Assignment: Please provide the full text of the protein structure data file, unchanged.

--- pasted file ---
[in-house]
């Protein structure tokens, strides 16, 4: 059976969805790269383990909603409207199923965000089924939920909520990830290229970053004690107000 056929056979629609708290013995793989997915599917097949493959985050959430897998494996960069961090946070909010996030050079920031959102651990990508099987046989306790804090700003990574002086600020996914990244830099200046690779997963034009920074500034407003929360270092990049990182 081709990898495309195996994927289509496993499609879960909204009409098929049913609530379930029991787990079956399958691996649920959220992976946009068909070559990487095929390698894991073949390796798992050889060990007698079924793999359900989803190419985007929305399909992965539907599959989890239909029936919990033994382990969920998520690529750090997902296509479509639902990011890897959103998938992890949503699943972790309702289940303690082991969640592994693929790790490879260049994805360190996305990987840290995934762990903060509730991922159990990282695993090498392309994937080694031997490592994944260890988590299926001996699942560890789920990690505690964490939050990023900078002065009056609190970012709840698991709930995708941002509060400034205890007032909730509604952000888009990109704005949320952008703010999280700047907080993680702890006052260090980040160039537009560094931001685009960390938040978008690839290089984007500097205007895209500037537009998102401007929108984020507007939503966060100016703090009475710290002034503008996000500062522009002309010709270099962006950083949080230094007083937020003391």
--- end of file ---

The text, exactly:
[in-house]
């Protein structure tokens, strides 16, 4: 059976969805790269383990909603409207199923965000089924939920909520990830290229970053004690107000 056929056979629609708290013995793989997915599917097949493959985050959430897998494996960069961090946070909010996030050079920031959102651990990508099987046989306790804090700003990574002086600020996914990244830099200046690779997963034009920074500034407003929360270092990049990182 081709990898495309195996994927289509496993499609879960909204009409098929049913609530379930029991787990079956399958691996649920959220992976946009068909070559990487095929390698894991073949390796798992050889060990007698079924793999359900989803190419985007929305399909992965539907599959989890239909029936919990033994382990969920998520690529750090997902296509479509639902990011890897959103998938992890949503699943972790309702289940303690082991969640592994693929790790490879260049994805360190996305990987840290995934762990903060509730991922159990990282695993090498392309994937080694031997490592994944260890988590299926001996699942560890789920990690505690964490939050990023900078002065009056609190970012709840698991709930995708941002509060400034205890007032909730509604952000888009990109704005949320952008703010999280700047907080993680702890006052260090980040160039537009560094931001685009960390938040978008690839290089984007500097205007895209500037537009998102401007929108984020507007939503966060100016703090009475710290002034503008996000500062522009002309010709270099962006950083949080230094007083937020003391």